White papers are one of the most powerful tools available for marketing communications … but only when they are used correctly. One of the biggest mistakes companies make with white papers is making them too overtly promotional.
White papers aren’t ads
Companies that create white papers that are blatantly promotional typically mistake white papers for advertising or brochures. In reality, they’re a very different communications channel that needs to be handled differently. When readers pick up a brochure or read an ad, they know someone is making a sales attempt, but when they read a white paper, their goal is to obtain information about an issue or a challenge.
Fill white papers with facts, not hype
The most effective white papers explore the facts related to situations, needs, or challenges to educate the readers so that they may make the right decisions. Typically, white papers begin by exploring the issue or challenge and then describe the solutions that have been developed to address it.
Blatant promotion turns off readers
Readers see right through blatant promotion, so it compromises the credibility of the white papers. Instead of serving as a collection of helpful facts, this type of white paper is basically a sales pitch cloaked in a different appearance. The reader is less likely to believe the arguments that are being presented and won’t see the information and advice in the white paper as objective.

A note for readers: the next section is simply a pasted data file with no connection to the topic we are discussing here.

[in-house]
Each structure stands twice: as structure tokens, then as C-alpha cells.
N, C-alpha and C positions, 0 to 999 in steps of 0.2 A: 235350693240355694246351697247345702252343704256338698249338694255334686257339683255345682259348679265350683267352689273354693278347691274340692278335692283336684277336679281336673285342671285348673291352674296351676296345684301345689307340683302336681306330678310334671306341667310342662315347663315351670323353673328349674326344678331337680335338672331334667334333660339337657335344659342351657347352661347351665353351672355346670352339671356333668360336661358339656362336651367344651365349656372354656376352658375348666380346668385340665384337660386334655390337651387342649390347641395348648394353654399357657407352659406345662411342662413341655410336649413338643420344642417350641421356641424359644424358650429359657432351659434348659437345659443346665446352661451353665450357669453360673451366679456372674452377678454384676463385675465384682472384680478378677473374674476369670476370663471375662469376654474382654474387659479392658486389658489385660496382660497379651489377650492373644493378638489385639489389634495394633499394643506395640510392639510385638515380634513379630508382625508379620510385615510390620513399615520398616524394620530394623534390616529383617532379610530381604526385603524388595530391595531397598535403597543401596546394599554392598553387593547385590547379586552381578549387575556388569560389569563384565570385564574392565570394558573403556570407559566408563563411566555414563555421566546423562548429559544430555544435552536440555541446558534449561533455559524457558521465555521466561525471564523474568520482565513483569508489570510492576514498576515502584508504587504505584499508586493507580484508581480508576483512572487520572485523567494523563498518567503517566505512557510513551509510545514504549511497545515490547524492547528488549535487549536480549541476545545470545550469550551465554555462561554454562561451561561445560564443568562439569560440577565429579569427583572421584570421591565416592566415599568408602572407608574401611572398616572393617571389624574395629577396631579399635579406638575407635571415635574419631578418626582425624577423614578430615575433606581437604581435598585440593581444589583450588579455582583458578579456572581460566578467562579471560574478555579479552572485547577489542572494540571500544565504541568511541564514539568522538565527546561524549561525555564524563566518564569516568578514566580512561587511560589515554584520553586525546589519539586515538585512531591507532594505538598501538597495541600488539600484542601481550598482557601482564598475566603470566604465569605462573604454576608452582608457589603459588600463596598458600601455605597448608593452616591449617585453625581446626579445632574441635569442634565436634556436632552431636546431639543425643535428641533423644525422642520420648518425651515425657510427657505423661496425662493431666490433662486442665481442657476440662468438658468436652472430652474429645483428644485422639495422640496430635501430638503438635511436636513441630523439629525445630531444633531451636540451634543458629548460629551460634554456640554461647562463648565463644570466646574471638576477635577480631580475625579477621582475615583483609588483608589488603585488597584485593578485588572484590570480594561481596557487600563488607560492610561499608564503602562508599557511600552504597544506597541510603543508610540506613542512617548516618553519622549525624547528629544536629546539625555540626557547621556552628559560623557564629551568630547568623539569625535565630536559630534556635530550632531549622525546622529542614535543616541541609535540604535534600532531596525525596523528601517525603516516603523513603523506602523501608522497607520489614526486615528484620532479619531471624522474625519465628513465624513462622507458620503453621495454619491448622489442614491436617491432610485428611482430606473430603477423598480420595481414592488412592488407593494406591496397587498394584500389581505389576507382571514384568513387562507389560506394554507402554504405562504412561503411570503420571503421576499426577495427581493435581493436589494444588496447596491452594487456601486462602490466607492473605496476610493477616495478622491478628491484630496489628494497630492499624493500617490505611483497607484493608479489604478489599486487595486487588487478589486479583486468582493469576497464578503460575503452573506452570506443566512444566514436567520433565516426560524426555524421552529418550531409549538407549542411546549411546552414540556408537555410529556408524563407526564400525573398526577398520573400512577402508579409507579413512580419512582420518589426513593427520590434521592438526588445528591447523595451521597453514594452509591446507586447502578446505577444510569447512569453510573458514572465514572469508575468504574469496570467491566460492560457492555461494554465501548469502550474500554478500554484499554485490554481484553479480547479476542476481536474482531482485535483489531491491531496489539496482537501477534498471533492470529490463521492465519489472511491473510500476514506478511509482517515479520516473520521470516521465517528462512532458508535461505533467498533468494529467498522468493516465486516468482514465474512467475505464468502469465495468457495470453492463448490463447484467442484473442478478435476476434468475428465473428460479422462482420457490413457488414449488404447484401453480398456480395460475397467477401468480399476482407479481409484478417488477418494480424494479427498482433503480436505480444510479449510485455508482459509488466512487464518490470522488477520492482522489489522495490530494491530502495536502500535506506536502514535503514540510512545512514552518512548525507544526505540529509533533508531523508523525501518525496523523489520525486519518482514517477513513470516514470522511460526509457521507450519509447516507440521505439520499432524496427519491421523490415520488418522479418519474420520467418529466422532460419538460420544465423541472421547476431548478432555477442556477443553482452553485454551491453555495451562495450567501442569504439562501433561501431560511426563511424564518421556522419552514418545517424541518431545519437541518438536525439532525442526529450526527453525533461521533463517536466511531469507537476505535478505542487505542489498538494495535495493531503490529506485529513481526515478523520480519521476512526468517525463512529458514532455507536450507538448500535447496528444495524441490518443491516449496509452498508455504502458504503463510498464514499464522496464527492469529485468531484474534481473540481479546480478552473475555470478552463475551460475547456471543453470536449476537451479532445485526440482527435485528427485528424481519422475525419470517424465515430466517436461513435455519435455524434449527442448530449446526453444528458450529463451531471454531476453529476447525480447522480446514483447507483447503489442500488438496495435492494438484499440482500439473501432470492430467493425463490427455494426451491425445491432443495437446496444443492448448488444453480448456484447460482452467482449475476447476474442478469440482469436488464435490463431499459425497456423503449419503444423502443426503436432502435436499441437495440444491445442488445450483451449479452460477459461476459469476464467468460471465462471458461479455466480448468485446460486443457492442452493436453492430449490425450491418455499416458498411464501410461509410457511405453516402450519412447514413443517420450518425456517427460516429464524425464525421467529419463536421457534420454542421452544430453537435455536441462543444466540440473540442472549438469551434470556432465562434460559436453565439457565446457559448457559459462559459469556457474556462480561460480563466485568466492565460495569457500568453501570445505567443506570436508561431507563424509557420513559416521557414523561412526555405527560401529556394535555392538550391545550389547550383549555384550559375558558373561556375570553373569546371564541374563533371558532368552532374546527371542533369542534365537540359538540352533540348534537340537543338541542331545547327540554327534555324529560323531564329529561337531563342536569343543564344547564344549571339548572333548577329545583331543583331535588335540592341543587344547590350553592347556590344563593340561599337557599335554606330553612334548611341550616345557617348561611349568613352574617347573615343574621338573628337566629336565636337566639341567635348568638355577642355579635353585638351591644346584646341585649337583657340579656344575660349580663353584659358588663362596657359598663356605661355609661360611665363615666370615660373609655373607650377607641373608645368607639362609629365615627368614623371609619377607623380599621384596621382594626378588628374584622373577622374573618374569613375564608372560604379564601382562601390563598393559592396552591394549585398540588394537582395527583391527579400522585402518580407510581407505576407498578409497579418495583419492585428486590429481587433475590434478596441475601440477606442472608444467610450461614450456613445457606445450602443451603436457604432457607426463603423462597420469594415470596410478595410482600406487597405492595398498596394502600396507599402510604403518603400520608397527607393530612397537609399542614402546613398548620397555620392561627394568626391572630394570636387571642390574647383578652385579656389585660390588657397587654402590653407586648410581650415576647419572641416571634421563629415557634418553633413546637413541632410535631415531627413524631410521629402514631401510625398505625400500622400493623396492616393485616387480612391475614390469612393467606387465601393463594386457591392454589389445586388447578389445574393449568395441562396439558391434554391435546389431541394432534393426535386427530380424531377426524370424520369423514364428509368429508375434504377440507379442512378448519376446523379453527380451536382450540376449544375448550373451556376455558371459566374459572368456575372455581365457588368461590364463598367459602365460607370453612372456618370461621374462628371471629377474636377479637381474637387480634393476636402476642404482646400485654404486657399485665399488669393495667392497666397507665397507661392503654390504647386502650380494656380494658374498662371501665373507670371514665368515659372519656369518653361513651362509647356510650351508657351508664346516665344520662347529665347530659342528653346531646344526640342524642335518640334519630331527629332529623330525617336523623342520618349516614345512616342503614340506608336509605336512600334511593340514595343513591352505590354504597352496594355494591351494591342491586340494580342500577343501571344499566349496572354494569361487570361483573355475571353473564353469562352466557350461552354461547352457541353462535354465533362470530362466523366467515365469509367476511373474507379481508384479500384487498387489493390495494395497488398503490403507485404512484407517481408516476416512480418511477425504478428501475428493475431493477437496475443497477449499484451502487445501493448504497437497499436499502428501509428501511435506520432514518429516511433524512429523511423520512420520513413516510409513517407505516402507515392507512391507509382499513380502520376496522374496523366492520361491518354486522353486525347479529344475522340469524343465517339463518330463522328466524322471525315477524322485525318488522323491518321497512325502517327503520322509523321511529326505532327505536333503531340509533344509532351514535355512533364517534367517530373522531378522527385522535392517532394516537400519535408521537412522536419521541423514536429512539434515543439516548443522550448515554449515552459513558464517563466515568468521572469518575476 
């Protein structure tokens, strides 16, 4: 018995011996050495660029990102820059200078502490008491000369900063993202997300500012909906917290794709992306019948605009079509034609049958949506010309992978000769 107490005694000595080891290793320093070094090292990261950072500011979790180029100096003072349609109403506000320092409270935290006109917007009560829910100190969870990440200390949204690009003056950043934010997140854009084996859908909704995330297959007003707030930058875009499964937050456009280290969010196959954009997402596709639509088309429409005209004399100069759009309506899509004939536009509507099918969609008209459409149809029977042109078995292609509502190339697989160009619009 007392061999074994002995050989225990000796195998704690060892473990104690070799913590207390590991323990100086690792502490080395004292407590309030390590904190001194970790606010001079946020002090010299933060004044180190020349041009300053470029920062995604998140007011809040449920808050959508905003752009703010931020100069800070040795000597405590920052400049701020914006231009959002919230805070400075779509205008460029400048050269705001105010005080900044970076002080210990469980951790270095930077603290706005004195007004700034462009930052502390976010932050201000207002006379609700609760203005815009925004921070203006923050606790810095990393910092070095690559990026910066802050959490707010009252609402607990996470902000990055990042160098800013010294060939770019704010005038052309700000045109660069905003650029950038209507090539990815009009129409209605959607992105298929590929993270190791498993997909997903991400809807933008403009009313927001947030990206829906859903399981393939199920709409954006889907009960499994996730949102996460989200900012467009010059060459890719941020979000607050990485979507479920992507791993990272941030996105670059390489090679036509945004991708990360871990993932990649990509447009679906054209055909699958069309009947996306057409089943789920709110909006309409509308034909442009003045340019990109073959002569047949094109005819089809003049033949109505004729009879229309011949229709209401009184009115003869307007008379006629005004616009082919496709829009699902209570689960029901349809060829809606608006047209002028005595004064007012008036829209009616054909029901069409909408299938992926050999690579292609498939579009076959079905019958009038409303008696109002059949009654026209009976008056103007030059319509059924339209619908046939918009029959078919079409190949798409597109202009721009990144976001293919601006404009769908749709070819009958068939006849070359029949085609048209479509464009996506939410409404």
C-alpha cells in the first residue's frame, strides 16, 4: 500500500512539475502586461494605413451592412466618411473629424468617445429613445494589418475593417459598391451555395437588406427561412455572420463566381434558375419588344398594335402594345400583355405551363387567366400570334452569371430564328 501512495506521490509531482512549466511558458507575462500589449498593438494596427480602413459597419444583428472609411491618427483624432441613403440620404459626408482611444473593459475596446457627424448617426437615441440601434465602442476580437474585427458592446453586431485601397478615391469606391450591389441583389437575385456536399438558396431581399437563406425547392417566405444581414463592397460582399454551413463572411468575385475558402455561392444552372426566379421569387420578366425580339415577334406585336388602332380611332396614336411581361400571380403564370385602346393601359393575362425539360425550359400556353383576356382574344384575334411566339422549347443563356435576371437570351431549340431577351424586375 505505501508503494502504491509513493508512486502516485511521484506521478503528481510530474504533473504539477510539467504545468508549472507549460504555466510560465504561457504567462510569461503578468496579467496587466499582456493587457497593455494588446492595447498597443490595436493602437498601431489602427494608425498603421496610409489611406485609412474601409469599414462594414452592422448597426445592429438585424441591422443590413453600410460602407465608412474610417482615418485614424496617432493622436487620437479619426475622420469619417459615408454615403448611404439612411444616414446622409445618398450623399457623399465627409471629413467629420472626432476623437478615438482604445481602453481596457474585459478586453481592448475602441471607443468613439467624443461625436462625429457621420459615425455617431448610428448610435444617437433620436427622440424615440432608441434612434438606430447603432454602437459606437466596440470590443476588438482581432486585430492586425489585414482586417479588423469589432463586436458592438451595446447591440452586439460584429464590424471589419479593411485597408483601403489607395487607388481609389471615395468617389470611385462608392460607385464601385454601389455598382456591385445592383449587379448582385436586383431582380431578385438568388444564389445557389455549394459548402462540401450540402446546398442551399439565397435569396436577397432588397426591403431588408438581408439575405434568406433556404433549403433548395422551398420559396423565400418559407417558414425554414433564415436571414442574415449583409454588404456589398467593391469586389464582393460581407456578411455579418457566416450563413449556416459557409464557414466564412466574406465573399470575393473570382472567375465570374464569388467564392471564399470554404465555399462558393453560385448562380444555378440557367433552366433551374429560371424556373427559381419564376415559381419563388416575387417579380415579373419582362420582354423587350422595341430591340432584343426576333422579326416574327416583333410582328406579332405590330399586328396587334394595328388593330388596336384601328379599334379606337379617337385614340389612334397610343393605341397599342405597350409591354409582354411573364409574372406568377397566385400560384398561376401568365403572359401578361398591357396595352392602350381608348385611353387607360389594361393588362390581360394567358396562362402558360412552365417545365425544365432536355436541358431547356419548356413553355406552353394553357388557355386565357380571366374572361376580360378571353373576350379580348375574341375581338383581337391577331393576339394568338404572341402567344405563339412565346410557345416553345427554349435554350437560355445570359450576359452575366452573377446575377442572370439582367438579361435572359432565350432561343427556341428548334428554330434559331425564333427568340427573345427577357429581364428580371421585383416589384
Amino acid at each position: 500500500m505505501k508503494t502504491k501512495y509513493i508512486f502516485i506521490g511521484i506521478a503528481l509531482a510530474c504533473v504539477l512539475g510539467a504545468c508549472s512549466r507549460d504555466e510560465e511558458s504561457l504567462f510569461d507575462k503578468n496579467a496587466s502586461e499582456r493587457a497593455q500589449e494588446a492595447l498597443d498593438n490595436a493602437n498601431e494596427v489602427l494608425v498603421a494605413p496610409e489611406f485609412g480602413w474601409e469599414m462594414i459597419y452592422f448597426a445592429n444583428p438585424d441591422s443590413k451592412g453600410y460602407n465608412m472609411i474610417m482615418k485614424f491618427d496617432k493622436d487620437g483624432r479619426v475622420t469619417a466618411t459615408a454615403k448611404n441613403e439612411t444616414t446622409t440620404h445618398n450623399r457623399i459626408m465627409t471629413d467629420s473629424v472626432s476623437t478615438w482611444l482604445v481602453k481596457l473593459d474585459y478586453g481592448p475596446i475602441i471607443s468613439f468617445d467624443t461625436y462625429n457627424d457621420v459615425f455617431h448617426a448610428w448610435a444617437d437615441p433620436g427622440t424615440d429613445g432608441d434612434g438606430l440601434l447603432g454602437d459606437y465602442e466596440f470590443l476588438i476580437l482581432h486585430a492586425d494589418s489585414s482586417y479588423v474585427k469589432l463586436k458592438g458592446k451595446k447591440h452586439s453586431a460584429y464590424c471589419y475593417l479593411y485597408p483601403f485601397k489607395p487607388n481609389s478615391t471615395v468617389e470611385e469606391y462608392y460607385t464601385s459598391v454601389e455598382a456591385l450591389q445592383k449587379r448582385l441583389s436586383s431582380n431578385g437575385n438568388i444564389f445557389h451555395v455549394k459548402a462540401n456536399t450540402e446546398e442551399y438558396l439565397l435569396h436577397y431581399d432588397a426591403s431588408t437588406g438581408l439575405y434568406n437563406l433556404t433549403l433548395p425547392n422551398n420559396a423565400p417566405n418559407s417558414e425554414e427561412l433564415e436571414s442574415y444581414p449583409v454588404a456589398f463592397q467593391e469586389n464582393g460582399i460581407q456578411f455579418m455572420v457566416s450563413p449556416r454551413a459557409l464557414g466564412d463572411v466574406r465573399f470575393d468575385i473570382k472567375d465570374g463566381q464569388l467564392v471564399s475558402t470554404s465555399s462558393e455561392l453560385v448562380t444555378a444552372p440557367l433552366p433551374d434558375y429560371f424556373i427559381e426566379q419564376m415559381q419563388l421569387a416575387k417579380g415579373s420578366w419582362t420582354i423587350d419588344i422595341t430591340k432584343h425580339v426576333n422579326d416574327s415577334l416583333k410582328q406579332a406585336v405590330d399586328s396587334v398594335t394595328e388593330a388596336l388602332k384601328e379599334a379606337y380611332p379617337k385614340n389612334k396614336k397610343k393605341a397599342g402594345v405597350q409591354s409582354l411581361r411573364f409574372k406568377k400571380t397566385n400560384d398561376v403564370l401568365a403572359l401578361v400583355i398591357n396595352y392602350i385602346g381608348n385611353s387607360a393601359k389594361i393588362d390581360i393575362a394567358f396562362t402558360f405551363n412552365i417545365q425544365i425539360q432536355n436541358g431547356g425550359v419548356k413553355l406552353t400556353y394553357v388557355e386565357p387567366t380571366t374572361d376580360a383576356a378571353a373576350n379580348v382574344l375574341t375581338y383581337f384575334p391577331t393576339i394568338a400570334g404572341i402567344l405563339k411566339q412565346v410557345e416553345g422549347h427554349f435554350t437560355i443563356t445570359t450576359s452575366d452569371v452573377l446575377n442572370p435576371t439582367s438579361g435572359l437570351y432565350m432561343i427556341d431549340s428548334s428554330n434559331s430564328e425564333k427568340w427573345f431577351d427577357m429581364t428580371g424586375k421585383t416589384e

You get to choose the facts
Of course, when writing a white paper, you get to select the facts that put your company in the best light. For example, if your veeblefetzer uses the cross-cutting process to core radishes, rather than the spiral-coring method employed by 90 percent of your competitors, your white paper can focus on the many engineering advantages of cross-cutting.
One way to share your message
If you’d like to include a promotional message about your company in a white paper, the best way to do it is to include a short section at the end that provides a general description. Steer clear of hype and focus on the facts. Rather than say something like “Amalgamated Enterprises produces the finest veeblefetzers on the market,” use language that’s more like “Amalgamated Enterprises has been manufacturing veeblefetzers since 1953 with an emphasis on efficiency.” While that’s a sales message, it won’t seem as blatant, so it’s less likely to turn off readers.